I’m taking a break from digital professionalism this month to consider an issue which is currently dominating PhD / Post Doc discussions on twitter – Career options for Post docs and where you fit Post PhD.
In the week before Christmas I had a couple of long, somewhat analytical and at times teary conversations with my boss about being unsure of where I ‘fit’ post-PhD. This was in part to do with the adjustment to starting a new job and part to do with being in this weird PhD Postdoc transitionary period where you have to find your feet on the other side of academia. When I started my PhD I didn’t think too much about the end result. I just expected for my career to be in academia and automatically associated academia with more research and lecturing. Thus when I finished I was full of happiness but also bemused about what to do next. There was a distinct lack of research jobs and although I applied and was interviewed for a seemingly endless number of positions I got sick of coming a ‘very close second’ etc. although in my head I was still expecting to go PhD post doc or two then lectureship. My PhD is from a Russell Group institution where the focus is on research and developing international, highly qualified researchers. Thus the way I had been brought up academically through my university career I saw this as the natural trajectory.
While I was applying for the jobs I traditionally associated with a life post-PhD I was continuing to engage in a number of online social media based resources designed to support researchers in various stages of their careers. I started out as the Managing Editor of PhD2Published and then began writing for the thesiswhsiperer, LSE Impact Blog, Guardian Higher Education Network and other online resources, including becoming a featured blogger here at Social Science Space. This had evolved through using social media techniques to collect and disseminate my research. Having recognised what social media could offer academic practice and researcher development I approached my Institution to ask why we didn’t provide training in the area of digital research methods etc. To cut a long story short (that will be part two of the careers pieces), I am now employed by KCL to provide such training. My job is non-academic and housed in what is interestingly referred to as ‘professional services’ in reality I am working in the Researcher Development Unit of the Graduate School as the E-Learning and Social Media Development Advisor, just think all things web based and communication related for PhDs and research staff and I probably have some involvement. I love my job but it isn’t where I expected to be.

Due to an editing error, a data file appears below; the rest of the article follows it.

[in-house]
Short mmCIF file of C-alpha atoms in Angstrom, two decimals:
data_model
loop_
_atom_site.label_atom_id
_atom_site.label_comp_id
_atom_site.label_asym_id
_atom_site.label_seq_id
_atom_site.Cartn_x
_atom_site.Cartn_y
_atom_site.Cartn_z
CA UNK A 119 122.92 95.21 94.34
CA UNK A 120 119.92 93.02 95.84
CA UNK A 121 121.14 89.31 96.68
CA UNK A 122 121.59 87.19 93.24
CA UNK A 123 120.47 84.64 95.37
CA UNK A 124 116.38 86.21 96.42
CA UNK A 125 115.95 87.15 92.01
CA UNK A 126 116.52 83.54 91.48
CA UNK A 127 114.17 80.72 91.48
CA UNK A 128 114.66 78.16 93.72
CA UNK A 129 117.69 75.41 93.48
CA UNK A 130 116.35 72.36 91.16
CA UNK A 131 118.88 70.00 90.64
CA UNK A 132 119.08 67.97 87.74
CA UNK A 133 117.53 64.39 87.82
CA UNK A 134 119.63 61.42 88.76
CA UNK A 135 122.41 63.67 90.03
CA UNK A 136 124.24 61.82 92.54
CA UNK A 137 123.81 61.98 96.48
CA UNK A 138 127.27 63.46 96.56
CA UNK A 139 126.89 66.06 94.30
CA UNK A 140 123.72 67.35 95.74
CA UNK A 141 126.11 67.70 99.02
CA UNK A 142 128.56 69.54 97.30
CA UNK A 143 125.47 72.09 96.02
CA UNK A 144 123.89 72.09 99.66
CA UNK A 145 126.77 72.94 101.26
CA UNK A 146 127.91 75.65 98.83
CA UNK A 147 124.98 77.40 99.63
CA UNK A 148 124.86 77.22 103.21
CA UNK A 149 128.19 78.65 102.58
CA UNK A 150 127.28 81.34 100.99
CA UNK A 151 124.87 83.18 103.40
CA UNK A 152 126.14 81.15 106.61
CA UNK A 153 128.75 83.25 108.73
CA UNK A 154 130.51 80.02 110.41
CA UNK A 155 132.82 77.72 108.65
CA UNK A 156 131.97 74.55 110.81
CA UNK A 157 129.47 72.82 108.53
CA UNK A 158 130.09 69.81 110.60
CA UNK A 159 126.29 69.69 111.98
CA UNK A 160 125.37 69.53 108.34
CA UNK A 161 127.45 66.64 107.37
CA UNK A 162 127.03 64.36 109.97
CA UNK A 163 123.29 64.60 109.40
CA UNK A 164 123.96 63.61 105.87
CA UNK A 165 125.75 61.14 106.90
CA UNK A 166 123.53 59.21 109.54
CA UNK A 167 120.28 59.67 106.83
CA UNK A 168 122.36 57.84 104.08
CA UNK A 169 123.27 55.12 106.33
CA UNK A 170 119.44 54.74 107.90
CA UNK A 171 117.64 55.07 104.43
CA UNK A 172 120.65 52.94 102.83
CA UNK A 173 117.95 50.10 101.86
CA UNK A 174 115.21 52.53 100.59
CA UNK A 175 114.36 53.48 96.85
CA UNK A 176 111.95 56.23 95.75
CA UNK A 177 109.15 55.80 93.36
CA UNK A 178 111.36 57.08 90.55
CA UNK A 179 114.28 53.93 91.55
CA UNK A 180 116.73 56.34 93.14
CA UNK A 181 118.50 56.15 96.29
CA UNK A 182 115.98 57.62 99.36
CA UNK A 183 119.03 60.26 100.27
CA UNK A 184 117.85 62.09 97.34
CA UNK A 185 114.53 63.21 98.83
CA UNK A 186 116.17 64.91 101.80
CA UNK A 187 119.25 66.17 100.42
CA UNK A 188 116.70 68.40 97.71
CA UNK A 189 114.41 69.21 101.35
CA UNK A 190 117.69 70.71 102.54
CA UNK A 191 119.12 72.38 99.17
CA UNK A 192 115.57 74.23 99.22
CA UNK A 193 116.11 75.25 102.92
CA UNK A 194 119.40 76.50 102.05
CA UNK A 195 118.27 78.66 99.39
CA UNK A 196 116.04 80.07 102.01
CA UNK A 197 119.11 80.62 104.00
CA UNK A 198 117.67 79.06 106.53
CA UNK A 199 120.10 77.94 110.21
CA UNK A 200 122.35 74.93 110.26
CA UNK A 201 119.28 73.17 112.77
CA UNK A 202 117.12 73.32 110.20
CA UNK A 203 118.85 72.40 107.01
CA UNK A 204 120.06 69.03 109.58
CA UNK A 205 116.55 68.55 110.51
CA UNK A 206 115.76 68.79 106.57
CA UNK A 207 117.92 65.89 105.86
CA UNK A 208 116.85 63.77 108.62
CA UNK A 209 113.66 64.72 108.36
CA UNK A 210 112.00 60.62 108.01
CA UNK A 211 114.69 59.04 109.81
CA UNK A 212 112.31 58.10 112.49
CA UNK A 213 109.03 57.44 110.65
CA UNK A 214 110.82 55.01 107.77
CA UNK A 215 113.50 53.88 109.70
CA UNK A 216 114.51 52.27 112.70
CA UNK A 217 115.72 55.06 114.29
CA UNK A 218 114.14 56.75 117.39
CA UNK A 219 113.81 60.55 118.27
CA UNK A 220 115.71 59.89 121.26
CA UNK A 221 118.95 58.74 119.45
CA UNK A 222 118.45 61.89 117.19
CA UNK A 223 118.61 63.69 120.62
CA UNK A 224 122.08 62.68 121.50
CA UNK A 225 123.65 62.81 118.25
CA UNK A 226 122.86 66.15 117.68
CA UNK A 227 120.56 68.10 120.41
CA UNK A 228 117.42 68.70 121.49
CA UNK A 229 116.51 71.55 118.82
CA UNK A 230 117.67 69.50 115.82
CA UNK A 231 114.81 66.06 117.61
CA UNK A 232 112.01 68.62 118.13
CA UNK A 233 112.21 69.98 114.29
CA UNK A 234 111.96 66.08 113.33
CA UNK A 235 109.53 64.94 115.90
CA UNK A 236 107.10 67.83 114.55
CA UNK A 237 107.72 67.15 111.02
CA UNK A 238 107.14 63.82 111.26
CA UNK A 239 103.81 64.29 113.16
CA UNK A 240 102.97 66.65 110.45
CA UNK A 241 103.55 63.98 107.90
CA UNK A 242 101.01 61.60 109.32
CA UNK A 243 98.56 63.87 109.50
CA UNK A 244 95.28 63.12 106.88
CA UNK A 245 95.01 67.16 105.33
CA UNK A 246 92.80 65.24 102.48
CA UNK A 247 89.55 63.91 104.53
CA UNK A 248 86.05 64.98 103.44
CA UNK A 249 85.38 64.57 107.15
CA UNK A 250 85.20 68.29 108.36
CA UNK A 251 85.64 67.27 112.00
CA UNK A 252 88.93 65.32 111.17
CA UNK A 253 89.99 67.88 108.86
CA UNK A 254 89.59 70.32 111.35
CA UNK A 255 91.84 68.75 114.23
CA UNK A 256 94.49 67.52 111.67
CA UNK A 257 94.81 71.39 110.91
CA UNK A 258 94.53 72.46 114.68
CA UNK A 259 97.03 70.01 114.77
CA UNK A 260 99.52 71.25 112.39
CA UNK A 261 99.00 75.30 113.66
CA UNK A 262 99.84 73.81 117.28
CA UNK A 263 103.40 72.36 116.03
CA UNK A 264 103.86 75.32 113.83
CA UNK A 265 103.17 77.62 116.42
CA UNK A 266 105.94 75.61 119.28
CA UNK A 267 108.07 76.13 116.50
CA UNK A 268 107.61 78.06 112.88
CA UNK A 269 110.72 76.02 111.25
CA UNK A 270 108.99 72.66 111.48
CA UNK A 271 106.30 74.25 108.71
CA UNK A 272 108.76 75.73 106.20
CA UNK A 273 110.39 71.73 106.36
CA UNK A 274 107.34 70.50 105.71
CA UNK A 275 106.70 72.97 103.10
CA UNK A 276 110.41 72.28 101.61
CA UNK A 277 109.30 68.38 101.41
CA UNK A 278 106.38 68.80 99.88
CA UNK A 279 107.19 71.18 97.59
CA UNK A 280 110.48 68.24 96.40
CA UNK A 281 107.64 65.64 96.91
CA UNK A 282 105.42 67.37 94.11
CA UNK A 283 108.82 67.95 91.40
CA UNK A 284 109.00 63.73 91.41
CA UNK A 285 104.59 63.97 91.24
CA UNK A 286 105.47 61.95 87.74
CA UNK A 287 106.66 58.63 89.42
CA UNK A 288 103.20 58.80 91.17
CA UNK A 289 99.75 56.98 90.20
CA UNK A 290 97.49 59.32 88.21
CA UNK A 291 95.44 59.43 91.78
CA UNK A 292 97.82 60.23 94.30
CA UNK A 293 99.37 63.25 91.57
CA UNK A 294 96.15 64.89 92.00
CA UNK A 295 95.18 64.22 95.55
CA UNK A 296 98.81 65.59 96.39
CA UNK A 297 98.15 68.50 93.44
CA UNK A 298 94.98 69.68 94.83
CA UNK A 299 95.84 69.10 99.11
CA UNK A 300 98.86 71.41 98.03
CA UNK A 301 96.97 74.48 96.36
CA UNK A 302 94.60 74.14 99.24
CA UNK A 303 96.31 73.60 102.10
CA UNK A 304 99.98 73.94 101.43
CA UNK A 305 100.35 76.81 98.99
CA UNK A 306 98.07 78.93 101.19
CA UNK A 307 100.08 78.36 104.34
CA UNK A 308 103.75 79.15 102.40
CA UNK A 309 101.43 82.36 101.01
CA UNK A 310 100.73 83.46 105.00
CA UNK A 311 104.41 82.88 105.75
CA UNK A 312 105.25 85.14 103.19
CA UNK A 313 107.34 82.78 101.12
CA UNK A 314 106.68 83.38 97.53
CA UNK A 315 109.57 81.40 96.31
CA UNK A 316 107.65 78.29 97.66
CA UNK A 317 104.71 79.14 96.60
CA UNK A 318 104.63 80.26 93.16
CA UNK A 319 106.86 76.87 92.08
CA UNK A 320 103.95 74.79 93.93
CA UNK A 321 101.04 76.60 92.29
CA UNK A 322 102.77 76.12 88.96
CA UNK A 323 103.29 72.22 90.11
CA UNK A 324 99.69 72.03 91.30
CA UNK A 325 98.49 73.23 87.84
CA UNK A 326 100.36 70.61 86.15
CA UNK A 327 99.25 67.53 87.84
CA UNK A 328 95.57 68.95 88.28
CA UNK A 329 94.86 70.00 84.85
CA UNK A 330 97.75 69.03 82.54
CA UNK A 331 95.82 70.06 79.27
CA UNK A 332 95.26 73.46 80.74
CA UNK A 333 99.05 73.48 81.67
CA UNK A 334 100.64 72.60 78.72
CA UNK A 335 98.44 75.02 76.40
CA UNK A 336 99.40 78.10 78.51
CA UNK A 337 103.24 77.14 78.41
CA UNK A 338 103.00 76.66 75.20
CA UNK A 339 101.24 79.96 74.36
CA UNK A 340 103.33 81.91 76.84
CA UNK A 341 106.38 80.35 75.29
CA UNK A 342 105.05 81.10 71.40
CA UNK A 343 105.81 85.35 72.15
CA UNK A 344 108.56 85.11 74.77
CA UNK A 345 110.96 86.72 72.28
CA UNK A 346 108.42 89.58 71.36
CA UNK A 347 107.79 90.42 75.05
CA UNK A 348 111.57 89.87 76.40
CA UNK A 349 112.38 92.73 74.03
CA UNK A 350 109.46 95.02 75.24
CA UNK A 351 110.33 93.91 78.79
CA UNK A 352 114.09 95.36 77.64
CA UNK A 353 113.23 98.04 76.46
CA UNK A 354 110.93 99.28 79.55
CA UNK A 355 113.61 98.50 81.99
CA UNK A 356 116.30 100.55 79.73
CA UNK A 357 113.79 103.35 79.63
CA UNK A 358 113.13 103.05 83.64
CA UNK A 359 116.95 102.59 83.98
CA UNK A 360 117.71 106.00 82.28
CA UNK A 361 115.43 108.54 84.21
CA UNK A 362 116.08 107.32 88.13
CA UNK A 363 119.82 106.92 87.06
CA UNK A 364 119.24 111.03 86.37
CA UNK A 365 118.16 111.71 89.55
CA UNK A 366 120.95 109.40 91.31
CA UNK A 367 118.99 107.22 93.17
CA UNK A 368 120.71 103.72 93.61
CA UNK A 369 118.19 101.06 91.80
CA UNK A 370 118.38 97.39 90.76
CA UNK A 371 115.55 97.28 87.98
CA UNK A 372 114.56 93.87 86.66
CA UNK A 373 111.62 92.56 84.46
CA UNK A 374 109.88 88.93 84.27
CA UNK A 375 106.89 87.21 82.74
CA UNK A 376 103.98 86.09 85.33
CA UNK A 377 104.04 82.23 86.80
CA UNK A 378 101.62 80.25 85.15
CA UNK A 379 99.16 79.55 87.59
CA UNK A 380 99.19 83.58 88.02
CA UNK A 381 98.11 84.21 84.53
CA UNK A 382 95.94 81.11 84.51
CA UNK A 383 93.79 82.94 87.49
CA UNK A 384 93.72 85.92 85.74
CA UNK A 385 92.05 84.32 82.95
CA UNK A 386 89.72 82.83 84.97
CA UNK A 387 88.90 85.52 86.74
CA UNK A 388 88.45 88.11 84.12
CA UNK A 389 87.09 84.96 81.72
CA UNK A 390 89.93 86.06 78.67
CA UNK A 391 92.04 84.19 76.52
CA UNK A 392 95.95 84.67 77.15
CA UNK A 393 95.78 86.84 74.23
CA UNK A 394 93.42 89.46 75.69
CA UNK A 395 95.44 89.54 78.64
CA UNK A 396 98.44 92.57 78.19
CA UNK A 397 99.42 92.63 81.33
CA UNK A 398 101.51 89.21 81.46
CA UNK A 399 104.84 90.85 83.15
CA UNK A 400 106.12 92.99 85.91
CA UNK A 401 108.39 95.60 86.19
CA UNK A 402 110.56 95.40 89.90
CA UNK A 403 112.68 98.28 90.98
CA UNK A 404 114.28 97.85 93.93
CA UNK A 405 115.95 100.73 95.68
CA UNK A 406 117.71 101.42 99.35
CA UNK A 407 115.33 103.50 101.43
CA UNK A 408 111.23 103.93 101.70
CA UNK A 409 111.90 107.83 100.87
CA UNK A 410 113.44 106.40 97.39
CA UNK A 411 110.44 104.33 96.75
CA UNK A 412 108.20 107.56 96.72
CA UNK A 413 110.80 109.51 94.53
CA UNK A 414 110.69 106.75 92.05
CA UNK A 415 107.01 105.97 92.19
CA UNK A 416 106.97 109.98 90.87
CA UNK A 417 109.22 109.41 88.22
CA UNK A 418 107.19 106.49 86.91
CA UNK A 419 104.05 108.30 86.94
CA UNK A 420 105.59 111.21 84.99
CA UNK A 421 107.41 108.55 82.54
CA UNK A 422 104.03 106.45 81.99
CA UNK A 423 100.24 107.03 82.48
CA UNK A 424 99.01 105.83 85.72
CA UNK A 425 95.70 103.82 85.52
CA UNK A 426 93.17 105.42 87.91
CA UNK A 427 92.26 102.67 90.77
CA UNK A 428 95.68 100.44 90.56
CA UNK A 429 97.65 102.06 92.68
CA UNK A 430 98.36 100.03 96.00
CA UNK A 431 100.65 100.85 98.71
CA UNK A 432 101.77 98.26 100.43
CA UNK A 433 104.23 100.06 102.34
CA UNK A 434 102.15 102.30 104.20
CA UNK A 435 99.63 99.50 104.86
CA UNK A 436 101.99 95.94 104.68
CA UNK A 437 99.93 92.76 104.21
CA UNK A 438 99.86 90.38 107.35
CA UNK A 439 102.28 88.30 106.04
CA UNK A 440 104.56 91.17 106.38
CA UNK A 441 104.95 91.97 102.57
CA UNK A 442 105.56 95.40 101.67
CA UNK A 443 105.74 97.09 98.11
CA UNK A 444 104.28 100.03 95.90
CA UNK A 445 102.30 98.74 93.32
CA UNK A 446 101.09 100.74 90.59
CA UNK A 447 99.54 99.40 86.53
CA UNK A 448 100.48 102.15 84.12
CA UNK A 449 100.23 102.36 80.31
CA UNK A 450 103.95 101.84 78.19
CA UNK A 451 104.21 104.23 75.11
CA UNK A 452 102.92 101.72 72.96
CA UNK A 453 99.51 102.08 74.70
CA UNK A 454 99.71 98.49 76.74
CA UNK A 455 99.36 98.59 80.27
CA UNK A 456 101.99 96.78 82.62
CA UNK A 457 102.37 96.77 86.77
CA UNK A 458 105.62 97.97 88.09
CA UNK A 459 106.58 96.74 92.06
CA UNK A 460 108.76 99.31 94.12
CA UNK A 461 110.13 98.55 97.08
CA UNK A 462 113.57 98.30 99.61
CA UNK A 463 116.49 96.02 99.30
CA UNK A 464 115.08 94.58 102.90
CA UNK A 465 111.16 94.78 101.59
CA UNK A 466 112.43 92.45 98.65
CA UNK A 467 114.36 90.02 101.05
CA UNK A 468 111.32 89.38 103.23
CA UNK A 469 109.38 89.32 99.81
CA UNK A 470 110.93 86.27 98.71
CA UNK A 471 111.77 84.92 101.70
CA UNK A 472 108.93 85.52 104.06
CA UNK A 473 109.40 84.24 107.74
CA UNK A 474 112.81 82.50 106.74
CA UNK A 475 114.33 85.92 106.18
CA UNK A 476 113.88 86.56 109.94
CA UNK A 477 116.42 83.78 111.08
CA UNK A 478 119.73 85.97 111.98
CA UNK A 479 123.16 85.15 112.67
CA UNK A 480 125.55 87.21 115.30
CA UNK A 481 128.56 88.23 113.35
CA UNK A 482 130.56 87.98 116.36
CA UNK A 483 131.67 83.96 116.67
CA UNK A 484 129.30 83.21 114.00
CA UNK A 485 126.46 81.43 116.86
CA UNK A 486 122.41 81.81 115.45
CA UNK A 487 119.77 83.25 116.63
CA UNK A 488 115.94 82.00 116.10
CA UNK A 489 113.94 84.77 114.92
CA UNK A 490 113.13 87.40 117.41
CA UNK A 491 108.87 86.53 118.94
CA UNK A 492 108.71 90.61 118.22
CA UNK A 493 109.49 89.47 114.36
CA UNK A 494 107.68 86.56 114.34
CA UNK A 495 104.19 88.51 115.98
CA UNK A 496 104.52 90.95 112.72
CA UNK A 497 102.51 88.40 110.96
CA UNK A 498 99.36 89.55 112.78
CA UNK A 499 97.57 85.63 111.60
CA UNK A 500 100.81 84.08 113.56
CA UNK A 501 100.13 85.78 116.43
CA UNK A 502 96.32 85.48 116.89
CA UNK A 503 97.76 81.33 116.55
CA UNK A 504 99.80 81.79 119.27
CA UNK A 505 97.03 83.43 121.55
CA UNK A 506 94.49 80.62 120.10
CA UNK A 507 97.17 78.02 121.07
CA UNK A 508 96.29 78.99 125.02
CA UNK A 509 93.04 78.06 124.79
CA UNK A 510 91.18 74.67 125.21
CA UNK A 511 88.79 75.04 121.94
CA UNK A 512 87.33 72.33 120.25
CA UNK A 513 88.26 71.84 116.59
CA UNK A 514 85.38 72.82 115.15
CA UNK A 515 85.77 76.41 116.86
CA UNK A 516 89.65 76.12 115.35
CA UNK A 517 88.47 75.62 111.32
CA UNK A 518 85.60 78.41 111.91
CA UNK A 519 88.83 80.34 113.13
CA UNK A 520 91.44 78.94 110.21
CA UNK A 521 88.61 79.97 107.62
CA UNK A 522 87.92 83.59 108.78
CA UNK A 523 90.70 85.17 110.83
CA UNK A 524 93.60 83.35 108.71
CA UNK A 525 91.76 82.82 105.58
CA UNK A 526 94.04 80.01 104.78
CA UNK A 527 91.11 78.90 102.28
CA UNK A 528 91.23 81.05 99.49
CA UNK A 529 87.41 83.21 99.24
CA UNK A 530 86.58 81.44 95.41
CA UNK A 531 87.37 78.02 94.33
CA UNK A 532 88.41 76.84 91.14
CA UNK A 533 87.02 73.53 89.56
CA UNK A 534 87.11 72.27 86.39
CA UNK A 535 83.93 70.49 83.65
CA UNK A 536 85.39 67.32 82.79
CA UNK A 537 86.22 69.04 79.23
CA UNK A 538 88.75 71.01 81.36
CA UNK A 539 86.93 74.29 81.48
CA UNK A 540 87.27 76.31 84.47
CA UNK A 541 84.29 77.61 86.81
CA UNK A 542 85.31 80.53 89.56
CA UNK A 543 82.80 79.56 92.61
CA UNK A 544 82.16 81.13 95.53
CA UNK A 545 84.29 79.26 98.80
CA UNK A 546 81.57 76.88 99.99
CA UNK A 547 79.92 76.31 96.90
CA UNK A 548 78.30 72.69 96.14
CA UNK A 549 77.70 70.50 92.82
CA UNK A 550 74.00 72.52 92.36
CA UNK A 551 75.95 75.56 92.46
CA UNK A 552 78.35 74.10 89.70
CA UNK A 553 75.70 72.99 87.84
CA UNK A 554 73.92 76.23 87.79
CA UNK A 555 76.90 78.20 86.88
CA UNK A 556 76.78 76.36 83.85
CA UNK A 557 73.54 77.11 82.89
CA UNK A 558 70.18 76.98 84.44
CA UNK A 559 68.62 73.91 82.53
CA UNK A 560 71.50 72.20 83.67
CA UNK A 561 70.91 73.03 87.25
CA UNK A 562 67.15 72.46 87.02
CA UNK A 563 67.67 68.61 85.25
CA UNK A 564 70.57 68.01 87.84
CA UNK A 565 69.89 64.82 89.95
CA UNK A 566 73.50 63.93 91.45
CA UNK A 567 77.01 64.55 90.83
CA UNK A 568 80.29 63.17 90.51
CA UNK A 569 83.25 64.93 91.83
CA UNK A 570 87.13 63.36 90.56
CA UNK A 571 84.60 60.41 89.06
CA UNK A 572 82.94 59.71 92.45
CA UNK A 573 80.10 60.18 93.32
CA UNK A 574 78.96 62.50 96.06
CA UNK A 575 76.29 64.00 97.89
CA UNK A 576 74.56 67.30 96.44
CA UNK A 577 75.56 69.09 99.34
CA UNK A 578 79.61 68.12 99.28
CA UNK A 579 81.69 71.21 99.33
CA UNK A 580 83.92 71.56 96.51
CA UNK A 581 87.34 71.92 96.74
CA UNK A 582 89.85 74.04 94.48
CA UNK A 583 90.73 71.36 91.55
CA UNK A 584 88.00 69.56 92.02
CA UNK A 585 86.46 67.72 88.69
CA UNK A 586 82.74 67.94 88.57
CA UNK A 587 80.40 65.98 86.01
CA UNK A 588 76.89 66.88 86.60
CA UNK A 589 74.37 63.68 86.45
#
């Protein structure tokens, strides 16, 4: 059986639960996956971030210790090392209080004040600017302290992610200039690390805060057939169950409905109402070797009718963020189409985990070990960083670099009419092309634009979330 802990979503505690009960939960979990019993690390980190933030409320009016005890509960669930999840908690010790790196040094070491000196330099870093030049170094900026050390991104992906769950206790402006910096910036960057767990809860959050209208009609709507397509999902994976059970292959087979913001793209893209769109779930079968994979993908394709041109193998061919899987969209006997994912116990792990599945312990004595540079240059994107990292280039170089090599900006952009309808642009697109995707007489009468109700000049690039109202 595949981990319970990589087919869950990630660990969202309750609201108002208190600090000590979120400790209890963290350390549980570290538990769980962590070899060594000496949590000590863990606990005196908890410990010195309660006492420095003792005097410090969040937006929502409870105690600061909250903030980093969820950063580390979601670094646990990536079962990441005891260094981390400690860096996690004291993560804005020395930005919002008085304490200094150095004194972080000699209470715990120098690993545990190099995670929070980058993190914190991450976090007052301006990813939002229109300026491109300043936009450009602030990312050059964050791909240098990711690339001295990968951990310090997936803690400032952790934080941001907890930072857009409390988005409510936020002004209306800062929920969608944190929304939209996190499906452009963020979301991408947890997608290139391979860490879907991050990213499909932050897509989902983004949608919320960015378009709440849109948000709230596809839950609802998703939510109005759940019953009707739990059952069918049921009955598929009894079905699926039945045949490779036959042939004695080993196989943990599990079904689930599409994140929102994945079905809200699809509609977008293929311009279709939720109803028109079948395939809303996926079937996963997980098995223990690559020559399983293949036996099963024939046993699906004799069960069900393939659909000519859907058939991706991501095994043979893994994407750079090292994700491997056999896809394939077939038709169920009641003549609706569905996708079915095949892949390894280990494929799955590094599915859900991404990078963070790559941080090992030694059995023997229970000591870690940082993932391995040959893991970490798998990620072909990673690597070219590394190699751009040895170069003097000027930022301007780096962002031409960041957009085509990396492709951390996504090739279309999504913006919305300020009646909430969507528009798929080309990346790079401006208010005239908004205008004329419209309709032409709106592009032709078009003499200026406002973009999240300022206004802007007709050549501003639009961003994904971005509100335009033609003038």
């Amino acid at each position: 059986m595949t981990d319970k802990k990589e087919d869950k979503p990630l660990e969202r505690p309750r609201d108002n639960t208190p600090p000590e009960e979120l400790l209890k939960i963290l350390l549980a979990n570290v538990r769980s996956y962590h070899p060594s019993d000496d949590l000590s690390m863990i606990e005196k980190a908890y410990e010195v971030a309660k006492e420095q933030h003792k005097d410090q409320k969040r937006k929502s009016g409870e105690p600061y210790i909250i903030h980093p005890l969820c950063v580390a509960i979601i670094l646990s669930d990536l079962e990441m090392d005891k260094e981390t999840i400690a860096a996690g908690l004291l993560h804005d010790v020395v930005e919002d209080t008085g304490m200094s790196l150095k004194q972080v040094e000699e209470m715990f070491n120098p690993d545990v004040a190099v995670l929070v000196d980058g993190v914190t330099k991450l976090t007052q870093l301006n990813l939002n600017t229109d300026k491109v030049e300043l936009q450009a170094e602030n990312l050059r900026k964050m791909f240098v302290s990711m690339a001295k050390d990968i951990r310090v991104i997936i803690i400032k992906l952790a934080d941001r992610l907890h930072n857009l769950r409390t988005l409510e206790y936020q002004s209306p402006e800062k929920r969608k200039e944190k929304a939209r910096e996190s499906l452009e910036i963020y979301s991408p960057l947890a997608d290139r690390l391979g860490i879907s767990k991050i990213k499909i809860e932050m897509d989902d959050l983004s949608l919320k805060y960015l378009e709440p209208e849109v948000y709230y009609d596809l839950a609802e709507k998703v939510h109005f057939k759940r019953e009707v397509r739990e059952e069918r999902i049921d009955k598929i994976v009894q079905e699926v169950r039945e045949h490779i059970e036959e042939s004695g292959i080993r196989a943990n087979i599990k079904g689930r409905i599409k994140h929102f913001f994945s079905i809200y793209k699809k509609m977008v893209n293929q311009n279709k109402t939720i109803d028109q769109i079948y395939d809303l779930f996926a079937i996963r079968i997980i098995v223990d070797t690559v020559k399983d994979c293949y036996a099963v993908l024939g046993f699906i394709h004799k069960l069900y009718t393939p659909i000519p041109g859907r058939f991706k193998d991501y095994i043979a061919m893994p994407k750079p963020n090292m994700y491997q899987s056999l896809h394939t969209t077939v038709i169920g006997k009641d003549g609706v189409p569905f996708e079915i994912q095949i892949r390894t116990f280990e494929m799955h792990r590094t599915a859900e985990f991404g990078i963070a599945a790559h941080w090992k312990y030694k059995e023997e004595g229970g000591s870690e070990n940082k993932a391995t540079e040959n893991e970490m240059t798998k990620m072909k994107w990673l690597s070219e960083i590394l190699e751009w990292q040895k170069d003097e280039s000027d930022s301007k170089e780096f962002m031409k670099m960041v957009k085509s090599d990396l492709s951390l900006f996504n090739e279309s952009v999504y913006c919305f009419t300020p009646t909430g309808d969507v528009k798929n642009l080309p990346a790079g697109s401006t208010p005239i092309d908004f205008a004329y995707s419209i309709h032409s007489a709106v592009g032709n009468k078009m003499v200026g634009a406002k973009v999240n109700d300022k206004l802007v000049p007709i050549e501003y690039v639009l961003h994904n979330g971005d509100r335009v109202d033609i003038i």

Recently on twitter a number of newly qualified PhDs have been discussing the same question and others using the hashtag #phdpostdoc. This made me feel better, knowing that I wasn’t alone with not being sure about where I was in my career journey. Subsequently I have developed the wiki-based community phdpostdoc with two twitter colleagues (Dr Anna Tarrant & Dr Jackie Kirkham). Within that community and on twitter in general I began to notice that many expressing concerns where those who had social science PhDs so I began to wonder why are social scientists so lost.
The most important thing I have learnt to date is to view my PhD as a process rather than a product. In fact, it is was my boss who told me this some months ago after a Guardian HE Live Chat, after I had admitted to being somewhat freaked out that I was becoming known for my social media expertise and not my Geographical knowledge. I am doing the job I have know because of the knowledge I gained from my PhD. I am still involved in the research process, I am still working with students and research staff, I now writing a book and developing papers on the subject of social media in academia and I’m about to start an MA in Online and Distance Education. Seeing my PhD as a process rather than a product has allowed me to view the vast range of opportunities available to me post doc. Rather than the end of an era completing my PhD has signified the beginning of a new one.
So why do I continue to feel unsure of myself? My answer; the stigma that seems to be attached to a non-academic, or non traditional academic career. People seem to look down on me or, in some cases, feel sorry for me because I’m not in an academic dept doing what they call ‘proper research’. I’ve even been referred to as a ‘failed’ researcher. I love what I do and the team I am working with yet I get upset, not because I feel a failure, I don’t. I get upset because I feel that the stigma attached to exploring different post-PhD career options could potentially limit so many researchers from finding something unexpected or from trying different things. So I open up this piece to comments to begin to discuss other post-docs experiences, particularly those who have taken a non-academic career route; what would you pass on to those about to gain their PhDs and what can we do to remove the stigma of the non-academic career route?